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The Holy Grail research topic 

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The Holy Grail

Submit your argumentation thesis statement. Remember the requirements!

· It must be a Word document in MLA format.

· It must be saved to your computer and then uploaded through the assignment link.

· No papers can be accepted unless they're submitted through the assignment link.

· Do not submit your paper directly from the Word online app used in MyHinds or from any other online app such as Google docs. Instead, save a copy of your paper to your computer and submit that copy through the assignment link. 

· Be sure that you've obeyed the rules of academic integrity. Any plagiarism, accidental or intentional, will result in a grade of zero and possible further action. 

· Review the document you intend to submit carefully to make sure it's the right one; you'll be graded on what you submit. 

Turning the Research Question into a Thesis Statement

Now that you have a sound and correctly polished research question, writing your thesis is a simple matter of directly and clearly answering that question.

If you’ve done good work so far, this should be a simple matter of changing a few works and the final punctuation from a question mark to a period to indicate that you’re making a statement rather than asking a question.

Kitty Wu’s research question is “Was Jack the Ripper in fact a prolific American serial killer named H.H. Holmes?”

Her answer to this question is yes—she does believe that the Ripper was H.H. Holmes. Therefore, when she answers her research question she comes up with a thesis that sounds something like this:

Jack the Ripper was in fact a confirmed, prolific American serial killer named Henry Howard (H.H.) Holmes.

Kitty Wu has a strong, clear thesis! Yay!

Example of argumentation thesis statement

Kitty Wu Smith Comp 2 22 March 2022

Argumentation Thesis Statement

Evidence demonstrates that Jack the Ripper was in fact Henry Howard (H.H.) Holmes, a known American serial killer.

Reading to help with research topic and example

Forming a Research Question

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How do I start?

You’re looking for an unresolved question, an interesting problem, or an unexplained connection so you can pose a solution to it.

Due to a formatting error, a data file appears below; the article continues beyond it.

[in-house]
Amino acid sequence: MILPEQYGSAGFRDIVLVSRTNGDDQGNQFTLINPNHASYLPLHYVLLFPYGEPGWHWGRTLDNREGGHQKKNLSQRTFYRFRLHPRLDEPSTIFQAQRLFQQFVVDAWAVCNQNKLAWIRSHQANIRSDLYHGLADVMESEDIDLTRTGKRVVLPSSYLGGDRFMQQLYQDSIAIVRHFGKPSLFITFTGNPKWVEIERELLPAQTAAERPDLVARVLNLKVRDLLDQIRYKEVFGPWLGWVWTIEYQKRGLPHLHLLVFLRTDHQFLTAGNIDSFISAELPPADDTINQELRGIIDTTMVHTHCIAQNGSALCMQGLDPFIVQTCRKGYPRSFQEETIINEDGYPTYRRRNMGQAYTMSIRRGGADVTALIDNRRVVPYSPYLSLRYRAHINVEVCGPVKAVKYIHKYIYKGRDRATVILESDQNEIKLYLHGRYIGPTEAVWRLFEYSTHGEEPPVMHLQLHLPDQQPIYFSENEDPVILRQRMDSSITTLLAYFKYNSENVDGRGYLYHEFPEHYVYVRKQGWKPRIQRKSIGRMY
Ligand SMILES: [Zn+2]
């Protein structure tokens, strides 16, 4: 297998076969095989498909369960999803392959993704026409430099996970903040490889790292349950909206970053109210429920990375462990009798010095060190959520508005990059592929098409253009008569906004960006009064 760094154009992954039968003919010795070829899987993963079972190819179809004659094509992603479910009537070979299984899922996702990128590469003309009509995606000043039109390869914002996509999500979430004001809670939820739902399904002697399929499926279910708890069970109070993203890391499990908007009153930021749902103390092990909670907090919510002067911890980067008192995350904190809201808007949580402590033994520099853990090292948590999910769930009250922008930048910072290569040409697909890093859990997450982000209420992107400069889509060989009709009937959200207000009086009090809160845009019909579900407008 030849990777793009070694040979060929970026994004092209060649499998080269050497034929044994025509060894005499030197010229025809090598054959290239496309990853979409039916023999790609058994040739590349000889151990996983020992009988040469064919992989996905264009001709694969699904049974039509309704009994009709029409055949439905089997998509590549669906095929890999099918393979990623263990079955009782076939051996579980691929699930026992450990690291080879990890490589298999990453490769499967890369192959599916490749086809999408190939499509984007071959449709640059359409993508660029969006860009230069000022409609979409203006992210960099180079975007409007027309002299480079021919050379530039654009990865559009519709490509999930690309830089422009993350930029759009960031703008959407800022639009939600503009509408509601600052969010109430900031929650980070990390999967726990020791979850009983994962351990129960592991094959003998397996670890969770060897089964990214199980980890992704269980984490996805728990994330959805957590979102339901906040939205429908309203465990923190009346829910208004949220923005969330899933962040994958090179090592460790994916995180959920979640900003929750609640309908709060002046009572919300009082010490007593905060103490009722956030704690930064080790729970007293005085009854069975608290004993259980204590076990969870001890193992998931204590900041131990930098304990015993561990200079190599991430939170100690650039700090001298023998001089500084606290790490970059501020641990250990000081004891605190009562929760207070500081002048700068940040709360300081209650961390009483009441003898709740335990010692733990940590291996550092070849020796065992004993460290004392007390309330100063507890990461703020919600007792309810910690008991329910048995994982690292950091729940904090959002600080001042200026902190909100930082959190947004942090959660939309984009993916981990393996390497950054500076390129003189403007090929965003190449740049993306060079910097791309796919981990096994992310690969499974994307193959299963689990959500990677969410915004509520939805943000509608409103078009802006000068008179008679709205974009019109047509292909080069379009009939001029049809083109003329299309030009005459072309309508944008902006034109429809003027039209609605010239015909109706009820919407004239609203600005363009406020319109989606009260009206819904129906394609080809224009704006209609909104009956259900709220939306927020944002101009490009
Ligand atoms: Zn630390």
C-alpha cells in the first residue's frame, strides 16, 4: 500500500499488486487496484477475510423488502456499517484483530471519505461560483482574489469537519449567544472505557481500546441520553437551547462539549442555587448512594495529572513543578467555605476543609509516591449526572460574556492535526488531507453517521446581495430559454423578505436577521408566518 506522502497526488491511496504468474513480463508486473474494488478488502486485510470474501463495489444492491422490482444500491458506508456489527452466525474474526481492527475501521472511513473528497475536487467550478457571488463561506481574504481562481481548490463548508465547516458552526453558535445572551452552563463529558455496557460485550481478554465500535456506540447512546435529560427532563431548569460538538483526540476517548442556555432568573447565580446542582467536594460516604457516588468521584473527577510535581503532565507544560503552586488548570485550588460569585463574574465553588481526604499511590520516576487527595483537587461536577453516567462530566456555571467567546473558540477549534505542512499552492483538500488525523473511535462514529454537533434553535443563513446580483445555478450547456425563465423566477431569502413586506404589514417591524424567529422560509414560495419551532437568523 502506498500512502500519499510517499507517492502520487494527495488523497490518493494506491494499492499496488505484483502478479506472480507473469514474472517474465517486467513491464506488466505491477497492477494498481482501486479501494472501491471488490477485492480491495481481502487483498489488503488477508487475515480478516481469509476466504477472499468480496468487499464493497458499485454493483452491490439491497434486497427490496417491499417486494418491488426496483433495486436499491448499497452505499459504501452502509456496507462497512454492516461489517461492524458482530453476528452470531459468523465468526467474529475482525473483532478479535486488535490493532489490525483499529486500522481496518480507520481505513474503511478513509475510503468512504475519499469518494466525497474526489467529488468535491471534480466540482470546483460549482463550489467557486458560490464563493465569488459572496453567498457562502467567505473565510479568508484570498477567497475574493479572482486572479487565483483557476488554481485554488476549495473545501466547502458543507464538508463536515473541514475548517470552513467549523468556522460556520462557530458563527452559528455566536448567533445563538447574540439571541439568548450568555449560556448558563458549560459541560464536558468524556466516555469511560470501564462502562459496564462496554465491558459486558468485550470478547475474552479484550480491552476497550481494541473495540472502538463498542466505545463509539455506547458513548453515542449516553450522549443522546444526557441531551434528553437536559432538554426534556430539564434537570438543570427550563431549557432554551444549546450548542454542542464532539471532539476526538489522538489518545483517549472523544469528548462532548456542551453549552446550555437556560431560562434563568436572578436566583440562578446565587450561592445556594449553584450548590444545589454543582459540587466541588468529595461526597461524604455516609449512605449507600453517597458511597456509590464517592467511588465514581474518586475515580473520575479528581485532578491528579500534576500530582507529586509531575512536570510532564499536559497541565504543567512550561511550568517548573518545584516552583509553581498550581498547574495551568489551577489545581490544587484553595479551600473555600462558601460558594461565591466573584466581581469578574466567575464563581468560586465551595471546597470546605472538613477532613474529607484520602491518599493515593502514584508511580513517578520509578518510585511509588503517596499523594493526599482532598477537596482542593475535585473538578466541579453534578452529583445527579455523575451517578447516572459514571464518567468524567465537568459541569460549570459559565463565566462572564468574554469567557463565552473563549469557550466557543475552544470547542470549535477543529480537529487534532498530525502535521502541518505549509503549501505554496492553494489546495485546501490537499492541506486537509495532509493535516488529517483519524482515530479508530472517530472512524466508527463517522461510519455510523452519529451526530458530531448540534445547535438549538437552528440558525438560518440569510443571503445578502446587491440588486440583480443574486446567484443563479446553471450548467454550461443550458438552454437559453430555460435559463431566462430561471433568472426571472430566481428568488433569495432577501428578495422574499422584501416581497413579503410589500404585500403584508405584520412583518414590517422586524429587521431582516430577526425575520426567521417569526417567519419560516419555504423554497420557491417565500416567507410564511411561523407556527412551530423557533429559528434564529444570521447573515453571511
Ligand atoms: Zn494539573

It should be a problem with relevance and significance; it should matter that someone answers this question.

Your clear and decisive answer to this question is your research thesis.

Starting with a good question helps build in the still-essential elements of any thesis—position, disputability, significance, etc.

It also adds the element of individuality, creativity, & interest.

Focusing a Research Question

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Bear in mind that you still have to narrow your topic & decide on your approach.

Remember that you’re obligated to fully discuss every aspect of your thesis. Don’t obligate yourself to too much by having a vague or too-broad thesis.

Too broad/vague: The mystery of Jack the Ripper is intriguing and horrifying.

Because I didn’t narrow it down, I’ve obligated myself to discuss every “intriguing” and “horrifying” aspect of “The mystery of Jack the Ripper.” It would take an entire book to accomplish this.

A good research thesis: Jack the Ripper was in fact an American named Henry Howard (H.H.) Holmes, a confirmed serial killer whose crimes in the United States beginning five years after the Ripper murders make his work in London look almost trivial in comparison.

Because I’ve narrowed it down, I’m now only obligated to discuss the aspects of Jack the Ripper that tie him to H.H. Holmes. This can be reasonably done in 6-10 pages.

Taking a Plausible Research Stance

Your research thesis can’t be totally factual or totally opinionated.

Too factual → needs no research to be proven

EX: Jack the Ripper was a sadistic killer whose crimes horrified the world.

Everyone knows this. Research is not necessary to prove it, so this would not really be a research project.

Too opinionated → there is no relevant research available

EX: Jack the Ripper was a literal spawn of Satan sent to earth to punish the wicked.

There will be no scholarly evidence that can prove that Jack the Ripper made a deal with the devil or that he’s literally a demon.

Your research thesis must occupy a reasonable middle ground; debatable enough to be researched, but empirically plausible enough to back up with solid evidence.

Image result for research question

So how do I do all this?

Before you formulate your research thesis, you need to have a clear and precise research question that your thesis will be answering.

This is a step-by-step process that is accomplished by starting with a general question and then polishing and shaping it into a research question.